May 24, 2012 - By Emily Etheredge, Staff WriterWhen Ridley Barron and his family of four loaded their car to return home to Broxton, Ga., from vacationing in Hilton Head, S.C., no one dreamed their lives would never be the same again.
Barron's wife was driving as three men in a Ford Explorer ran a stop sign, killing Barron's wife immediately and injuring the rest of the family. Barron's 17-month-old son, Josh, was taken to a larger hospital for treatment, but the boys was killed by a medication error at the hospital immediately after the accident occurred.
Barron speaks at the Robert A. Peck Arts Center Theater Thursday, May 24, at 5:30 p.m. He plans to speak about the accident and life after tragedy.
"It was easily one of the worst days of my life and allowed me to experience first-hand what it is like to deal with tragedy," Barron said.
Barron, a former pastor, has now taken his story around to different churches, hospitals, and meetings with professional health organizations to inform them about the importance of forgiveness.
"I was able to decide after the accident with my family that I was not going to be bitter," Barron said. "Bitterness is a poison that will continue to grow within someone if they choose to allow it. I knew I had two other children who would need a dad who wasn't angry and bitter about the events that had gone on."
Barron said he also wants to provide insight to medical professionals that there is always something to work on.
"I don't want to attack the medical field but rather be an ally and advocate by letting them know there is always room for improvement," Barron said.
Barron thinks people focus too much on the revenge side of things and the belief they will get even with someone.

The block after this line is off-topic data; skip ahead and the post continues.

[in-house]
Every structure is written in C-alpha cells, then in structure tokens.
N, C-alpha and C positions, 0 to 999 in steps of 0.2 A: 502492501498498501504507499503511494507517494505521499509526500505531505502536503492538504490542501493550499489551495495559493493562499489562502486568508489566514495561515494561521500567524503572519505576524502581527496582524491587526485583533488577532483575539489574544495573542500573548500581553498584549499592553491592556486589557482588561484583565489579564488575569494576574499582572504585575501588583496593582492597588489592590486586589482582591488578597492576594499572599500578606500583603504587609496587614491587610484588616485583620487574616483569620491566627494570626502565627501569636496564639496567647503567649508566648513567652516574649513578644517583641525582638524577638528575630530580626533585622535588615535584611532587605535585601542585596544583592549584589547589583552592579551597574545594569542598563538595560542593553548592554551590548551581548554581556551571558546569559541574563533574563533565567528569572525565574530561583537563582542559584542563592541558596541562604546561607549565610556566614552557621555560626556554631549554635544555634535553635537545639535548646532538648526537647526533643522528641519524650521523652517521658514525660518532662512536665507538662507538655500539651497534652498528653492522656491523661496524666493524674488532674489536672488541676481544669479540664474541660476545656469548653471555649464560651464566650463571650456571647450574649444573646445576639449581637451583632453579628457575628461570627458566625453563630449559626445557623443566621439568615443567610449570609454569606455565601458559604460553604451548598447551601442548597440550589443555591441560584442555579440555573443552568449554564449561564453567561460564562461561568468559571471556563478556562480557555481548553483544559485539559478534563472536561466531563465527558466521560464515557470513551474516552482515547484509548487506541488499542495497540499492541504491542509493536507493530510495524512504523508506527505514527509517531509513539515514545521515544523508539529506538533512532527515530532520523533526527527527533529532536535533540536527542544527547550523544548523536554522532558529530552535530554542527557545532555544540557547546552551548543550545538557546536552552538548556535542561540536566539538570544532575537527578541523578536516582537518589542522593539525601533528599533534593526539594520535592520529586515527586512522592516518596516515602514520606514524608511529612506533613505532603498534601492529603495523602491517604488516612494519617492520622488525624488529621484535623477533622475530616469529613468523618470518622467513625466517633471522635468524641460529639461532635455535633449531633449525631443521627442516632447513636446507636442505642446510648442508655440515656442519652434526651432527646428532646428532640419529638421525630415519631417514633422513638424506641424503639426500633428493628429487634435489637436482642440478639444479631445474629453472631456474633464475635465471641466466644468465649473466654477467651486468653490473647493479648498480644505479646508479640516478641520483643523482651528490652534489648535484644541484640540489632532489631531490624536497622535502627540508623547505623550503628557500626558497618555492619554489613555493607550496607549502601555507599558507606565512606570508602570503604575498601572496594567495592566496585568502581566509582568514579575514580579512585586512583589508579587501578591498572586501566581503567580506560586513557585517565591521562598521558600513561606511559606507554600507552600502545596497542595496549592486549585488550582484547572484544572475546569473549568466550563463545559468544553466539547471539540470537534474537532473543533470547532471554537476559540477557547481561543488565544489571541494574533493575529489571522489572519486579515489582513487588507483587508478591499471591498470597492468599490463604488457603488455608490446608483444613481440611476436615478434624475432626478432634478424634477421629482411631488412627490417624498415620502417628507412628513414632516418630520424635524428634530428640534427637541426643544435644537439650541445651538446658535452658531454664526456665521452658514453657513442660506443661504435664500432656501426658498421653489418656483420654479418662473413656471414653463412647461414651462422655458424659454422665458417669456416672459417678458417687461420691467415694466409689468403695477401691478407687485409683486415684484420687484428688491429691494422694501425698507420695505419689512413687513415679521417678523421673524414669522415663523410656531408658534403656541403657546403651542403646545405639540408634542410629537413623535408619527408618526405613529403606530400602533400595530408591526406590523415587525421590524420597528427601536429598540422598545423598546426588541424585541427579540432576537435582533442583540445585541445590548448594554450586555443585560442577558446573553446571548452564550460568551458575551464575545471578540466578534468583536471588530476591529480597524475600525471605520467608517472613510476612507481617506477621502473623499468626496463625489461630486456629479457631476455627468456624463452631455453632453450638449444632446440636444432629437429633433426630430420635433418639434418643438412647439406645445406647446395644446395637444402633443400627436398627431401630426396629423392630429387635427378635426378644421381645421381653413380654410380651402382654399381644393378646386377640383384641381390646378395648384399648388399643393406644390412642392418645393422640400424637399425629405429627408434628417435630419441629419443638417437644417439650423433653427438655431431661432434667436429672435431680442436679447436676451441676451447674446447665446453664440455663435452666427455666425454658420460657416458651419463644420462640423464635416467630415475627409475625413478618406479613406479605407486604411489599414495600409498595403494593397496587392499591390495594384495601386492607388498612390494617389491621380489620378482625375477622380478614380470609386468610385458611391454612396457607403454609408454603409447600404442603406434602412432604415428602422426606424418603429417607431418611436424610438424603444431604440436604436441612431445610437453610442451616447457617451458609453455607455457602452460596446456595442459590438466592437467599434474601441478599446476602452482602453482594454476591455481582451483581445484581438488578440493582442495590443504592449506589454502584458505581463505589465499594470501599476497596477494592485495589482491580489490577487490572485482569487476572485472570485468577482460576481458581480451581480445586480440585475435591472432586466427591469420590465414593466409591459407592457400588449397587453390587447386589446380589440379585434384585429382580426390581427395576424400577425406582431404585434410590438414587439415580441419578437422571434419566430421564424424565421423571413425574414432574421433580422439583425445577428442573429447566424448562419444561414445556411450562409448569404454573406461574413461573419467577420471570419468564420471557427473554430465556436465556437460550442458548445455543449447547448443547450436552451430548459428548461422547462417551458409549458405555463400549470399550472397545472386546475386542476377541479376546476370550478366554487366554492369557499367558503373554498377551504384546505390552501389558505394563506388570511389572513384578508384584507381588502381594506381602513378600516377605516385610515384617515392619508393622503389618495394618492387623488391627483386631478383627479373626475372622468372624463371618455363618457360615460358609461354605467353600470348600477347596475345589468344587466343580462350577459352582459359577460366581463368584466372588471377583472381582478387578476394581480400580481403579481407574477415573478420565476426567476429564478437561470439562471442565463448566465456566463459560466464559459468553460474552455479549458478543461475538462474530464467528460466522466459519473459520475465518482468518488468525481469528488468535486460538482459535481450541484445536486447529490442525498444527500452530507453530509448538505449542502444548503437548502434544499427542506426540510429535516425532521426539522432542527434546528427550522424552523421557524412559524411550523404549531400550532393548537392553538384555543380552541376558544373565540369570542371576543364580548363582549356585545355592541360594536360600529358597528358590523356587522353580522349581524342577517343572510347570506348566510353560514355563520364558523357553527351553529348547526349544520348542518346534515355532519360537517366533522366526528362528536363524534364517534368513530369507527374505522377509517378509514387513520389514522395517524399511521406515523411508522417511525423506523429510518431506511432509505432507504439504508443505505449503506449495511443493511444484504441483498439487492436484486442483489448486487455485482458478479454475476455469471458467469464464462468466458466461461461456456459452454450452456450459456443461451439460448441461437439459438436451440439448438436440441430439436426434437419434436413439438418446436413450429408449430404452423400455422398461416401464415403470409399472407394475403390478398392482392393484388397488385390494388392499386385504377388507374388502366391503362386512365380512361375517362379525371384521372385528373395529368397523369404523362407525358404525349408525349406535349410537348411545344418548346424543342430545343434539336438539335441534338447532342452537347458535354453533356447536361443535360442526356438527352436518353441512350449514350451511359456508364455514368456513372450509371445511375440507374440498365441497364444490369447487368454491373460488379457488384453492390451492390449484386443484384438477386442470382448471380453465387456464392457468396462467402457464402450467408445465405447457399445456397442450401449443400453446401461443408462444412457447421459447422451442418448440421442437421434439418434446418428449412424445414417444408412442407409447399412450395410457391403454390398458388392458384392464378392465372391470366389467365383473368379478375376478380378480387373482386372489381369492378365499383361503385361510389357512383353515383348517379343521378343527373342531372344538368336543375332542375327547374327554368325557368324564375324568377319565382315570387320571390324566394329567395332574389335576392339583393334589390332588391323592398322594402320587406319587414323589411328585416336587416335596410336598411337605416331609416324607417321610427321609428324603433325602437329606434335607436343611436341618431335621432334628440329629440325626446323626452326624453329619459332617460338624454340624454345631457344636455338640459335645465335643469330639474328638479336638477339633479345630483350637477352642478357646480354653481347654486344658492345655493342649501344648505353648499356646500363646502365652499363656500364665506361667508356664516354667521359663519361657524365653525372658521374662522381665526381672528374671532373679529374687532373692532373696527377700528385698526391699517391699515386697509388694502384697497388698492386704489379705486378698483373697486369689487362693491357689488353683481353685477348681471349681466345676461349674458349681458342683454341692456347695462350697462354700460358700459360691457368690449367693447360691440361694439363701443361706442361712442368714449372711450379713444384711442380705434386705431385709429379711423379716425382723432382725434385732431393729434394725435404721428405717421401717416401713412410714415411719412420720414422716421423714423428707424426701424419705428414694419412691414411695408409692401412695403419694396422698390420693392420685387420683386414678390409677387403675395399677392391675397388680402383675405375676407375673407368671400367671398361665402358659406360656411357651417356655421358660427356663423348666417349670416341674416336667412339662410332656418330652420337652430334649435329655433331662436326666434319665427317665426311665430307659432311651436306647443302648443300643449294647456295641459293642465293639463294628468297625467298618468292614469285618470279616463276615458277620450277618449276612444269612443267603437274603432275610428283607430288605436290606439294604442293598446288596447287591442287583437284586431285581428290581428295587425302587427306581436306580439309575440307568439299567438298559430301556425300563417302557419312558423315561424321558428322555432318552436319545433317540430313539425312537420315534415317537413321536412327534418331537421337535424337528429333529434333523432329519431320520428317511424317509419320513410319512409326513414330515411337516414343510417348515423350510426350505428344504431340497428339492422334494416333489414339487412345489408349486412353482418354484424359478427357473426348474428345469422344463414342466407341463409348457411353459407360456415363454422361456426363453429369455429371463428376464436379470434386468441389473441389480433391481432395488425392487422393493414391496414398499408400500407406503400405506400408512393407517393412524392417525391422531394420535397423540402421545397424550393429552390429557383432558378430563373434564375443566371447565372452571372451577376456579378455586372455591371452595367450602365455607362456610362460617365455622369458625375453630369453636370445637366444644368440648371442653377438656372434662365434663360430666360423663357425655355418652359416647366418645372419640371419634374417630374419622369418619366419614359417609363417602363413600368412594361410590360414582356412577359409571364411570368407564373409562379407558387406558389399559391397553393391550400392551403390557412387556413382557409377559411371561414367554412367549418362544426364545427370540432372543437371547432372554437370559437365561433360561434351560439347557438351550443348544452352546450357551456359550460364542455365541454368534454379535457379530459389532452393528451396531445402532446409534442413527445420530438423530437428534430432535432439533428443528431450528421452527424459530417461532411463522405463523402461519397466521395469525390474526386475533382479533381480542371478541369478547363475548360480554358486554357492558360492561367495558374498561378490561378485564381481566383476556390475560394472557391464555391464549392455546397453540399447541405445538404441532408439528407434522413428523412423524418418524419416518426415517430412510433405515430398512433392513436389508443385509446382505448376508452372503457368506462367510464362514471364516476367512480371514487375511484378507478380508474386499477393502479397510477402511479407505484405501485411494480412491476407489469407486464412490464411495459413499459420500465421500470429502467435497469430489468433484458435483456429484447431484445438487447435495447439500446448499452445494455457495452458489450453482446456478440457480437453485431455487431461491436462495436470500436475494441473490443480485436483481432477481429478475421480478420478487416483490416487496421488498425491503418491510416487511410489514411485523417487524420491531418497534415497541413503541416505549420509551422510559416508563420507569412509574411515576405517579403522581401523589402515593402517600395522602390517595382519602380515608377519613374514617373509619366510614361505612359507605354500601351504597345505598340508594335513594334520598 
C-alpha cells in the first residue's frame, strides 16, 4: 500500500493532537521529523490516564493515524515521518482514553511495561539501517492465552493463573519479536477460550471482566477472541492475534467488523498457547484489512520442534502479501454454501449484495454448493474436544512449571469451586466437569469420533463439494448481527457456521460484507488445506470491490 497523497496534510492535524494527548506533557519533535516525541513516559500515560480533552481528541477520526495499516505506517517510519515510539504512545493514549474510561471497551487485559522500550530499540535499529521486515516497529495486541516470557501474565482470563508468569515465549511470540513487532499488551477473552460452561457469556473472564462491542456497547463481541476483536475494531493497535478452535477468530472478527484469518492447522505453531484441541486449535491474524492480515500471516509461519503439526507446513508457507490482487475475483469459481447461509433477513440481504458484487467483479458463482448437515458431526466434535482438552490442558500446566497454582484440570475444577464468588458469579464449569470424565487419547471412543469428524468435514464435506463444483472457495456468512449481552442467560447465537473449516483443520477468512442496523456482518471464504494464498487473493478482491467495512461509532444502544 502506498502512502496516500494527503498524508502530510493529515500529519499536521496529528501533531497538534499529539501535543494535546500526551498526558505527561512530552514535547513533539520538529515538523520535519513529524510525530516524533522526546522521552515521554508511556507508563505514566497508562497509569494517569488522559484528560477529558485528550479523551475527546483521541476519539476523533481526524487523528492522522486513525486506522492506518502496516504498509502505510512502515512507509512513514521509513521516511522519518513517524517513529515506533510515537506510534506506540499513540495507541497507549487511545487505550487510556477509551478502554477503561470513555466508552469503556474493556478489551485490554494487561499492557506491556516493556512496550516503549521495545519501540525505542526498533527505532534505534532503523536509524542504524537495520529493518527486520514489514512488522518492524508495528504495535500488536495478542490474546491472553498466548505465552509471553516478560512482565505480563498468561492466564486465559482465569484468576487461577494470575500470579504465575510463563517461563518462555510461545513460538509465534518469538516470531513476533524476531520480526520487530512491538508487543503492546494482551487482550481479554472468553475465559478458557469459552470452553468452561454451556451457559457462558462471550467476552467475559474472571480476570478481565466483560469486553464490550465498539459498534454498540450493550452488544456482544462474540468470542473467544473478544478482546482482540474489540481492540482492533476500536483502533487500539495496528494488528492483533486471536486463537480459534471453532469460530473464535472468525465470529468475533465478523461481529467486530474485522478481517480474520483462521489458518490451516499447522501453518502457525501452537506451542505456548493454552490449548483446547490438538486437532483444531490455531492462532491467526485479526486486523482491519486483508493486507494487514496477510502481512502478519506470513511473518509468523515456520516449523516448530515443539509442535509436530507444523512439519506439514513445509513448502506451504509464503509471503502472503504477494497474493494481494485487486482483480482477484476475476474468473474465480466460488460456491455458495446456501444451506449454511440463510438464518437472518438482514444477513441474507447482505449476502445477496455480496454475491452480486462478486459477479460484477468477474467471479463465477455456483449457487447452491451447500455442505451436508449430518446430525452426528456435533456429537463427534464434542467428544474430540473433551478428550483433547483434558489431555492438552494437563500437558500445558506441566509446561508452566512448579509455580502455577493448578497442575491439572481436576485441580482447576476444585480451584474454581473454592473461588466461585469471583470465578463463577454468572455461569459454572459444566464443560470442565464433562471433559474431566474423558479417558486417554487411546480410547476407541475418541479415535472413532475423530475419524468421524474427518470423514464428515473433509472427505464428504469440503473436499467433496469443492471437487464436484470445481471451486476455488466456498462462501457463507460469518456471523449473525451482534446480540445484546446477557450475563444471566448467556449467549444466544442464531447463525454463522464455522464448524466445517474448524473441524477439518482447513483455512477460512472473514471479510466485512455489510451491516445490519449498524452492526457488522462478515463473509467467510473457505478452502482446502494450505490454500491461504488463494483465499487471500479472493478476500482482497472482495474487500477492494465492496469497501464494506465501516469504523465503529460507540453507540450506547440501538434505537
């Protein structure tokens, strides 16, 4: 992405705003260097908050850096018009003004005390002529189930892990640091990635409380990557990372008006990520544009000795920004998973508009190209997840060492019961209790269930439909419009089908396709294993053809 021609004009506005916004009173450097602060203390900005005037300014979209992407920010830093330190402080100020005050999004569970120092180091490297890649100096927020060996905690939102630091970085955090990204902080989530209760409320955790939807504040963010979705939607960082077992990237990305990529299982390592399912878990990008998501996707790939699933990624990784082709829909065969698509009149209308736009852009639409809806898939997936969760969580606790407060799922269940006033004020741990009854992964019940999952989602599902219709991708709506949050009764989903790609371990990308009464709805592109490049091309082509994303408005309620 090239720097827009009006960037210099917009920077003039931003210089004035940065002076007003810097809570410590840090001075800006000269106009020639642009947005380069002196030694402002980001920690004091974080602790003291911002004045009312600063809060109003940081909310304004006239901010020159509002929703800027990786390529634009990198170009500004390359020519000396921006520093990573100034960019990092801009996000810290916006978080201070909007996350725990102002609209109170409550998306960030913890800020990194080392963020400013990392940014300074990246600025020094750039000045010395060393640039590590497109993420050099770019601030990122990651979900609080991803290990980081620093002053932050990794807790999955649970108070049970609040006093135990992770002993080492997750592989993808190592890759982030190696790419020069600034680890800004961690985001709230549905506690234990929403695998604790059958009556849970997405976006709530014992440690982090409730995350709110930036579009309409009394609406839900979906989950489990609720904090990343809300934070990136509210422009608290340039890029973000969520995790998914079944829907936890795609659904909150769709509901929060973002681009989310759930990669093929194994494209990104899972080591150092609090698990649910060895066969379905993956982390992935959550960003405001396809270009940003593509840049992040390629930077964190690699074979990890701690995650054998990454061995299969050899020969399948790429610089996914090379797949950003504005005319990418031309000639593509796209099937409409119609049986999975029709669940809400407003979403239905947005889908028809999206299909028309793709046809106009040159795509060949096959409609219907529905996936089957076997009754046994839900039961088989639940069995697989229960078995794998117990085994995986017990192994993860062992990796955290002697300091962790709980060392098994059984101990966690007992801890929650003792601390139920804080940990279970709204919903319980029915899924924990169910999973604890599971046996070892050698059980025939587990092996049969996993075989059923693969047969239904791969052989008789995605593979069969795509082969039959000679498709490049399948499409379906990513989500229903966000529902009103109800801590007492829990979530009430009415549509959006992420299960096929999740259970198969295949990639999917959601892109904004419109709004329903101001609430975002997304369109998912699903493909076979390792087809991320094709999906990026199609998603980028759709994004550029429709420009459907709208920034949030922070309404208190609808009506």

"The reality that I think a lot of people will never figure out is you can never get even," Barron said.
Barron released a book titled "Twist of Faith" in January that took seven years to write.
As a result of the tragedy Barron experienced, he is not afraid to ask questions from a medical professional.
"I think the one thing to remember about people in health care is they are human," Barron said. "This means they are going to make mistakes. I know prior to losing two of my family members I trusted the medical profession blindly and now I try to ask as many questions as possible so that I am more aware."
"I think forcing myself to go back and revisit those emotions was hard," Barron said. "However, I do think there is a story to be told because there is still work to be done."
Barron has now remarried and lives with his wife and four children in Thompsons Station, TN.
"This will be my first time to visit the state of Wyoming and I am very appreciative to Riverton Memorial Hospital for asking me to come," Barron said.
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